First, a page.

Despite my ability to often articulate my feelings through writing, the shared proverb of the songbird was able to summarize a healing process I have been unable to previously accept. I have found myself writing versions of this column over and over again, fearful to discuss the songbird. Though our relationship will remain between us, the lessons I have learned will be shared. This is my healing, far from linear and predictable. 

As it goes, all will eventually end. The songbirds will fly away, taking with them the future, leaving behind the past. Memories are yours’, shared between the two. We shared love, and now, we are free to take the lessons learned from the connection and share that love with others. Rather mourn the conclusion of a relationship, I’d argue we must focus on celebrating the shared experience. While cliche, there is something to be said for the phrase “it’s not about the destination, rather it is about the journey” (don’t worry, I am rolling my eyes as well). Everchanging, our relationships reflect the personal growth we endure. Rather than attempt to control the moments, the proverb reminds us we must simply enjoy.

I am terrified to be this honest. I am discovering a version of myself I have feared for a lifetime: softer, more intimate and vulnerable. Previously, I have hid behind my hard exterior, presenting a false confidence and false invincibility. I have learned that by refusing to let the songbirds in, you will simply drive them away. In order to live vibrantly, I have accepted that I must allow emotions to process naturally. Bliss may surprise me just as often as a wave of grief. To live grey is to suppress these extremes.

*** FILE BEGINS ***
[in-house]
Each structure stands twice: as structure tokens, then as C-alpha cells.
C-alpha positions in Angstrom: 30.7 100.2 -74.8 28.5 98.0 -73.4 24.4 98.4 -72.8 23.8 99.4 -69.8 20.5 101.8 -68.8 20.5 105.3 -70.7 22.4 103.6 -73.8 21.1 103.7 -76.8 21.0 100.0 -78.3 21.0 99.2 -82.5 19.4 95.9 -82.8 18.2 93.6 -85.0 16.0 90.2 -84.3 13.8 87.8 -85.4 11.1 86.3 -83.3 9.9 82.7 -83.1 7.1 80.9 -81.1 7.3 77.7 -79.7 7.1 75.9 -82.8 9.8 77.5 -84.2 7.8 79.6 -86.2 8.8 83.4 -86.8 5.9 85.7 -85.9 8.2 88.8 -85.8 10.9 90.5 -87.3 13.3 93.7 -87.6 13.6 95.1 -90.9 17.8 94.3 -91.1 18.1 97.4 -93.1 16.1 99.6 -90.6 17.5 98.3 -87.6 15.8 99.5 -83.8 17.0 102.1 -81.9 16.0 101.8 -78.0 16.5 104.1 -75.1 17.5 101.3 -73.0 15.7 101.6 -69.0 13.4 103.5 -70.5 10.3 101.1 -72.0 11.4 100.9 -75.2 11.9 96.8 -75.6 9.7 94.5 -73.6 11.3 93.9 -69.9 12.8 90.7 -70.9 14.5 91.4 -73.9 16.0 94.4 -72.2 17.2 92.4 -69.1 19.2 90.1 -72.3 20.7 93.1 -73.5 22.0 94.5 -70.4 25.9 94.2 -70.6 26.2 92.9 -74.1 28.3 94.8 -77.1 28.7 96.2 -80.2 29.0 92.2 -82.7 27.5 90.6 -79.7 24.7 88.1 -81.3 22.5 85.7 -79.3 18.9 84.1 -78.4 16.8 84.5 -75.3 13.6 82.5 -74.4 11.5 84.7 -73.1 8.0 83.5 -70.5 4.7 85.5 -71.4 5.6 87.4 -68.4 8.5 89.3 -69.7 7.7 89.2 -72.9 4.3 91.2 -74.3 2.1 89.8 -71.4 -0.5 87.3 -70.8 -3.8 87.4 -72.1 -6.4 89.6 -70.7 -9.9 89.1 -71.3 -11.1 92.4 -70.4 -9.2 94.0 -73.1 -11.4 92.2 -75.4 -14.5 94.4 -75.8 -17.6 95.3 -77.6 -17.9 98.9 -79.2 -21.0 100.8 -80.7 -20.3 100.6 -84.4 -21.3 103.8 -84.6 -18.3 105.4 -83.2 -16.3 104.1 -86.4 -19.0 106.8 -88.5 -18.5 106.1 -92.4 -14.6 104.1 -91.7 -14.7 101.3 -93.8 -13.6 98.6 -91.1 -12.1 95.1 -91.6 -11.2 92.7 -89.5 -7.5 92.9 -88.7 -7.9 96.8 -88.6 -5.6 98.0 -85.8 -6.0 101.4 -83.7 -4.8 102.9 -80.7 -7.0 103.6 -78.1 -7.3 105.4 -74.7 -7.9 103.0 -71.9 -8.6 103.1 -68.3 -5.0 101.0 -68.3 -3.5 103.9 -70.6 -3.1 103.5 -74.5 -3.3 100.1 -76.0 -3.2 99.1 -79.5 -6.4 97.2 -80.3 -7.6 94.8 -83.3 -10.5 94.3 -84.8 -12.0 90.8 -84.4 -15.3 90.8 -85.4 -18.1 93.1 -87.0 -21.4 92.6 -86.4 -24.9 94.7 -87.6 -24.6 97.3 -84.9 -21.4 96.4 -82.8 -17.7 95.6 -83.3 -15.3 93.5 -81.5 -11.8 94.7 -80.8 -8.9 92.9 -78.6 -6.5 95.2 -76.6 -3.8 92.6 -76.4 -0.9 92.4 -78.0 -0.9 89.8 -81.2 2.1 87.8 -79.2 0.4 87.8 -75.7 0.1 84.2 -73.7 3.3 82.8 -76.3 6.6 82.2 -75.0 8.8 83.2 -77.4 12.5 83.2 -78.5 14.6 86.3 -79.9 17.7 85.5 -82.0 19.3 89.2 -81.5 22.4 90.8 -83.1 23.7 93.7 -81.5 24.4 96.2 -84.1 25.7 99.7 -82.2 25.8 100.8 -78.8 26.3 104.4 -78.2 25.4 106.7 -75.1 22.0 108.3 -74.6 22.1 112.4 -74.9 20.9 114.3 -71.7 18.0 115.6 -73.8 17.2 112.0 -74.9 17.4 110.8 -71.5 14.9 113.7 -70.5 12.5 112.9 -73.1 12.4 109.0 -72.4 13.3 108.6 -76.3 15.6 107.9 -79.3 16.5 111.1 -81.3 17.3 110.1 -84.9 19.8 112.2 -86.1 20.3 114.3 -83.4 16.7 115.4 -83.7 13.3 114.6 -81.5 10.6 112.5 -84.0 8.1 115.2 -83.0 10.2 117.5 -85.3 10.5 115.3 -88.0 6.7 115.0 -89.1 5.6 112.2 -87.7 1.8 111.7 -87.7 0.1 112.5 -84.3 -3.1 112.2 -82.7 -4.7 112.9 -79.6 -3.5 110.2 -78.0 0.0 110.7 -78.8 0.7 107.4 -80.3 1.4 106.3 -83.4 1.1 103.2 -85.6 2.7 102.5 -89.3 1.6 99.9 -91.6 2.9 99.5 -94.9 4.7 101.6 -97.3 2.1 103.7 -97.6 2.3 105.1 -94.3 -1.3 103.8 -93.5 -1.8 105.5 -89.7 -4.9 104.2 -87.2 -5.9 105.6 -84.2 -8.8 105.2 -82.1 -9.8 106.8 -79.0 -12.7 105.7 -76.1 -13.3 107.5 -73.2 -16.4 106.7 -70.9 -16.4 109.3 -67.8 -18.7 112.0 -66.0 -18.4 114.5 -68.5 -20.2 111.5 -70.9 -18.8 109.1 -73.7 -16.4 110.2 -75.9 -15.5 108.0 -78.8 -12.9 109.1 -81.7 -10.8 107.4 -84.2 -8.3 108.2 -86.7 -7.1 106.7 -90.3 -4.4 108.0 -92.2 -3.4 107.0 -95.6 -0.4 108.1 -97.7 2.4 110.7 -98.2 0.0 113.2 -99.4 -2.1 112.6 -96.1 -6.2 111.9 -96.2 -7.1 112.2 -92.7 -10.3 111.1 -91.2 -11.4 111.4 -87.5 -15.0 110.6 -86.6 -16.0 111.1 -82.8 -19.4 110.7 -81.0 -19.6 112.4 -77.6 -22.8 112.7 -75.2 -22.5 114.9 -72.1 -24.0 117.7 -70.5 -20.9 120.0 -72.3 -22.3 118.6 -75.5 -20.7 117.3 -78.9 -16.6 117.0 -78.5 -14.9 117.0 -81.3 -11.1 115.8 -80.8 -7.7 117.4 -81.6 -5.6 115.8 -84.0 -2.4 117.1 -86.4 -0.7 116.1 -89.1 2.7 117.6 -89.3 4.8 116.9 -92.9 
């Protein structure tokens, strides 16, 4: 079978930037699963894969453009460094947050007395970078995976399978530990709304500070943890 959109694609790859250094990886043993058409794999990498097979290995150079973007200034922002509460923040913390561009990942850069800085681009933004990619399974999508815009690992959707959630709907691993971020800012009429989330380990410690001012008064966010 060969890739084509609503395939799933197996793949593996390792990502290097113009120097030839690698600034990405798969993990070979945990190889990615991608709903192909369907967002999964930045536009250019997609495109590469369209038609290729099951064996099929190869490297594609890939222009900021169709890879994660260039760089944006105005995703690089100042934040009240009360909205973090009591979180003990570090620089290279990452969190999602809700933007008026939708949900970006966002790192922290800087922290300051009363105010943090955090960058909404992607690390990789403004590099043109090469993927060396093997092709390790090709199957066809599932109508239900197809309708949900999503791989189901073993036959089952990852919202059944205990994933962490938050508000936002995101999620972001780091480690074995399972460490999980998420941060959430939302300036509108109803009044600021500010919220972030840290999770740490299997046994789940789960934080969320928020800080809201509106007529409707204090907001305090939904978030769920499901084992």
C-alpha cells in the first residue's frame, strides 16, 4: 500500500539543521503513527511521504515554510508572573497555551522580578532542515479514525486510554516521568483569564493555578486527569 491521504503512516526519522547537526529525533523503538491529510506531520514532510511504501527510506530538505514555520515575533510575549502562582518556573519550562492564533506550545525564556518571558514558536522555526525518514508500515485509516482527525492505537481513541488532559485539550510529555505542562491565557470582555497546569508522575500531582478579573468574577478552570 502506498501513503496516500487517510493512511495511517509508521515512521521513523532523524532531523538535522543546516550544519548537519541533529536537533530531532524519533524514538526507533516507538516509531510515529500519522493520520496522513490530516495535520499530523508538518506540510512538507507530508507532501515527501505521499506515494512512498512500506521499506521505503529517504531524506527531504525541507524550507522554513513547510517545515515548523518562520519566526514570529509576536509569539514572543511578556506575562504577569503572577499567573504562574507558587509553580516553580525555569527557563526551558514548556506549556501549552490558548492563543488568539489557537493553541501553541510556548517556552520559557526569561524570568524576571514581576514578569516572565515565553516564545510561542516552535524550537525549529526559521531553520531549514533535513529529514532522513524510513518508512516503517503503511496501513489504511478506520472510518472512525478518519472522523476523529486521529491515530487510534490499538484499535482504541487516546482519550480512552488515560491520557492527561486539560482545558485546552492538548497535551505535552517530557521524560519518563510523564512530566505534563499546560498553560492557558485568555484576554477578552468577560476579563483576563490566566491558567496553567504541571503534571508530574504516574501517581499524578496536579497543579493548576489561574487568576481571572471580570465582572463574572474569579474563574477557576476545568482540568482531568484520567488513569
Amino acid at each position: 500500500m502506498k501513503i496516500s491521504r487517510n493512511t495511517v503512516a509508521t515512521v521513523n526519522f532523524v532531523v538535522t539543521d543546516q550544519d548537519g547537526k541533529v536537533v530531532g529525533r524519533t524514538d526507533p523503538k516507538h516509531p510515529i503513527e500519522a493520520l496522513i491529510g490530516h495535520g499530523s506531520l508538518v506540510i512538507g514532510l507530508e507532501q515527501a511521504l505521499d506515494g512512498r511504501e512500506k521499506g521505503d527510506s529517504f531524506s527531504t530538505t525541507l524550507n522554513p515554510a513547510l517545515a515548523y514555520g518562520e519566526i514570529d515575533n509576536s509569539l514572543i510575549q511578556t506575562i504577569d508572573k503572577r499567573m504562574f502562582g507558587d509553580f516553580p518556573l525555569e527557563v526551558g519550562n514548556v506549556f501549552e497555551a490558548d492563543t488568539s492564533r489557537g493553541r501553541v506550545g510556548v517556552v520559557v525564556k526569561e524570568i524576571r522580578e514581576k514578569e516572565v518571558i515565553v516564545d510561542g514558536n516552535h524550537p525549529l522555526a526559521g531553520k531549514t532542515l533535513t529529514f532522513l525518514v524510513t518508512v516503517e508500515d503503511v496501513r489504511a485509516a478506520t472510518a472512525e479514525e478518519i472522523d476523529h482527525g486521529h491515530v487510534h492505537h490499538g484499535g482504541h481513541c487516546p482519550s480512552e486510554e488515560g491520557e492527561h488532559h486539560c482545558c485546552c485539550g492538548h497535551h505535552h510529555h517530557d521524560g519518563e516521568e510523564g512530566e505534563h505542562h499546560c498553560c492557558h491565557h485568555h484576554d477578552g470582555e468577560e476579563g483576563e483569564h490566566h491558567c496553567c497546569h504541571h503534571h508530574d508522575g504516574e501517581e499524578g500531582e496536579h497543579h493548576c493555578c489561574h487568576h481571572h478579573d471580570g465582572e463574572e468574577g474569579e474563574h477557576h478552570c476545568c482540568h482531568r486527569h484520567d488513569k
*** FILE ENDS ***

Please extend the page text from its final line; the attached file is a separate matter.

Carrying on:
It feels as if it is time to romanticize the process of falling in love with myself. It is time for my vibrant, messy, emotional, passionate song. I am far from perfect. I am far from easy. I am searching for the most intense connection I can find. While this may not be what works best for everyone romantically, I have begun to understand what I eventually desire in a partner.

For now, I want to cultivate those traits within myself; strength, patience, vulnerability, empathy, and loyalty. For now, all I need is myself. For now, I’m going to be my own songbird.

Feature Image via Jessica Golightly